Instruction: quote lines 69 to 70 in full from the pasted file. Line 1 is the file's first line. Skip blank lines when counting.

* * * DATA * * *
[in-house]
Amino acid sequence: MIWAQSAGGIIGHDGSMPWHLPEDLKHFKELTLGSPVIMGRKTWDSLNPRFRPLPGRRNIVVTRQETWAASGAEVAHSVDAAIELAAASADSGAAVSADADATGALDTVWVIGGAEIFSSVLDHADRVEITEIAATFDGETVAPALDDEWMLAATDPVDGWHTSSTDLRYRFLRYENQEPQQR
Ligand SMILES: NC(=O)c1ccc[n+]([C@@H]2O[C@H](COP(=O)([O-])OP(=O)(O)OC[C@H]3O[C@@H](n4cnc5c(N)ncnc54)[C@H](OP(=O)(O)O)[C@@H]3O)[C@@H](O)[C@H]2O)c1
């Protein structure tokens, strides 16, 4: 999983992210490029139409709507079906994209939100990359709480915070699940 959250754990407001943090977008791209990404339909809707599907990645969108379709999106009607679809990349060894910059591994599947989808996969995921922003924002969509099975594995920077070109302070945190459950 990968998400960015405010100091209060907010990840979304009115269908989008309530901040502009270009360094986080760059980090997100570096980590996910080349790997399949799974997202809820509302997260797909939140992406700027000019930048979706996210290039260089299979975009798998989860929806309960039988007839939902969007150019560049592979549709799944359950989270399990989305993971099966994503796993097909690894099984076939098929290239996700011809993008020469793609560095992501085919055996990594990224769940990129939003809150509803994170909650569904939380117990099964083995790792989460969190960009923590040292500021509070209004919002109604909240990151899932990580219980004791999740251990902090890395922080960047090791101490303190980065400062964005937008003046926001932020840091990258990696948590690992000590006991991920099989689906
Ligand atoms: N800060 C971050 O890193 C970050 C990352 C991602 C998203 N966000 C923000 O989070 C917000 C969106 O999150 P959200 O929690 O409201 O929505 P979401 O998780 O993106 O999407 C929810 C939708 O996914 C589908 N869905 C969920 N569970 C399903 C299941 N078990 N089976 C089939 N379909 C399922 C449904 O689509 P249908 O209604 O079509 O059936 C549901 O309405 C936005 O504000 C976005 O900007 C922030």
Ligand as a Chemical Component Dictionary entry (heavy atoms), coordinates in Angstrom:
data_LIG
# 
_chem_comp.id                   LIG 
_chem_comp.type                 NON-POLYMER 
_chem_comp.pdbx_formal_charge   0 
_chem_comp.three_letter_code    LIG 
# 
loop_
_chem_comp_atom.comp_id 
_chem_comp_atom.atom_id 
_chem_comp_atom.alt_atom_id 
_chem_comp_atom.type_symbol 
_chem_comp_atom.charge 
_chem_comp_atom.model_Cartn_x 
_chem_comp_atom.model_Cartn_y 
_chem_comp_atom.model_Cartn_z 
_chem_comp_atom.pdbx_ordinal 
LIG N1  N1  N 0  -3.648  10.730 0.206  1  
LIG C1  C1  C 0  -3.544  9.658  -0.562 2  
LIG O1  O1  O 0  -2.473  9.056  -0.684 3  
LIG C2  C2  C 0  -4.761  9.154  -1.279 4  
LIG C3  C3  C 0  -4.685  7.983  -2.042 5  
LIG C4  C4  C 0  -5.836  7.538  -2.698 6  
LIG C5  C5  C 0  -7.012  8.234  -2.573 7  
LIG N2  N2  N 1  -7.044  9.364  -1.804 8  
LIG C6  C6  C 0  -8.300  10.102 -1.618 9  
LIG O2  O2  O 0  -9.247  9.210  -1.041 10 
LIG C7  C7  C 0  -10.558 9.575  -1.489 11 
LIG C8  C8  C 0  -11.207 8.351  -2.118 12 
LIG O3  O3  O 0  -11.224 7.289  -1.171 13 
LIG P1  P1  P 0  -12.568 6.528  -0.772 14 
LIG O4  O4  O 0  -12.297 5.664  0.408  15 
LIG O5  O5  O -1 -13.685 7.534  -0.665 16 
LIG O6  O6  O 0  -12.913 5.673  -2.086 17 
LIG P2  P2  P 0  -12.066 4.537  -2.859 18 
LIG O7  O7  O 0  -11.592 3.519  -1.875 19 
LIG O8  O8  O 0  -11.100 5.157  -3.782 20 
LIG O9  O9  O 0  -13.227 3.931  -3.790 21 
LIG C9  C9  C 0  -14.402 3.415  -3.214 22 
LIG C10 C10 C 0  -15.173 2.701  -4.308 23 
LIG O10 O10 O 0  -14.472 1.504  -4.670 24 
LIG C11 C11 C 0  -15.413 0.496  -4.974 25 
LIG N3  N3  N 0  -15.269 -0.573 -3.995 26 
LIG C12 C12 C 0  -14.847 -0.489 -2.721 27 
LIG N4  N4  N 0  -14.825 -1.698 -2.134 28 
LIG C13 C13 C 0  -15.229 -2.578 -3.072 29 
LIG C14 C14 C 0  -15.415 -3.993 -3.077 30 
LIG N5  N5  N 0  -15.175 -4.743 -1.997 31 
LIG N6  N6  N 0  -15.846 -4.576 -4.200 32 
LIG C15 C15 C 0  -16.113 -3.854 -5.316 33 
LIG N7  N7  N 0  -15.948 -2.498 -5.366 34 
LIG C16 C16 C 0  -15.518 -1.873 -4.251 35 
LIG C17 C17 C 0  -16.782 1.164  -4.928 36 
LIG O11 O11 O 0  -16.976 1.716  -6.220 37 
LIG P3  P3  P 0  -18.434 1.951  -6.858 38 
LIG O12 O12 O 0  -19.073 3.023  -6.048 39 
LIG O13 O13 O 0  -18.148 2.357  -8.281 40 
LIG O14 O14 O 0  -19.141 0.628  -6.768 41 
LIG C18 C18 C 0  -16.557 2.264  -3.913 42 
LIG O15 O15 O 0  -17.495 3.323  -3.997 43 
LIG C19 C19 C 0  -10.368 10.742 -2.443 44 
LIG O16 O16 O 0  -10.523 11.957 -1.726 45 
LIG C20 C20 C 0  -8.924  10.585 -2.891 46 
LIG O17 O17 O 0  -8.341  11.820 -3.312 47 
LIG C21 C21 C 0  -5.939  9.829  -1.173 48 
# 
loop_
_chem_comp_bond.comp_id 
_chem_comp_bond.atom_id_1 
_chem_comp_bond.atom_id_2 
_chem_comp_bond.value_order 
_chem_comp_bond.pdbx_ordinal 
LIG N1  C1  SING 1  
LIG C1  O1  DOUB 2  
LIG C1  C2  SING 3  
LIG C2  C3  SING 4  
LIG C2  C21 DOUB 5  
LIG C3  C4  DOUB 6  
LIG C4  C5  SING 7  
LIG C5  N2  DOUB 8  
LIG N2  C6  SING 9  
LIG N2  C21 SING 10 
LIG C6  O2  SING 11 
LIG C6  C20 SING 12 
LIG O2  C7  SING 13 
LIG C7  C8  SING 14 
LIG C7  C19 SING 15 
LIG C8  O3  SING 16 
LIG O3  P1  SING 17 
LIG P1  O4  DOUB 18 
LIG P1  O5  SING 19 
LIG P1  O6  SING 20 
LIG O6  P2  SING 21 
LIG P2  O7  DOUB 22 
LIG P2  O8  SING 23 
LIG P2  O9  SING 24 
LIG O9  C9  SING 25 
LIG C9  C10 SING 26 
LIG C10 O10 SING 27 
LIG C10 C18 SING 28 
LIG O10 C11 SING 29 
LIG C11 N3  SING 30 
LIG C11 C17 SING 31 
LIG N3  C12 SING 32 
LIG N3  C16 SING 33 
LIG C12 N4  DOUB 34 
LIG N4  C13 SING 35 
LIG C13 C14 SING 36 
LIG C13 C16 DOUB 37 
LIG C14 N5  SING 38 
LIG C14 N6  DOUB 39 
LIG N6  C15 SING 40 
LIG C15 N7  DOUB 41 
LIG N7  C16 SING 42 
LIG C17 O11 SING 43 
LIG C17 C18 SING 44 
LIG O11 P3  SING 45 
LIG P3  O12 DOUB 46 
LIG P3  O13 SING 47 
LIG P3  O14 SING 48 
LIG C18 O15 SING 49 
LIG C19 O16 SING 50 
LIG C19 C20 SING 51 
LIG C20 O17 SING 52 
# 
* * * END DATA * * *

LIG C20 C20 C 0  -8.924  10.585 -2.891 46 
LIG O17 O17 O 0  -8.341  11.820 -3.312 47 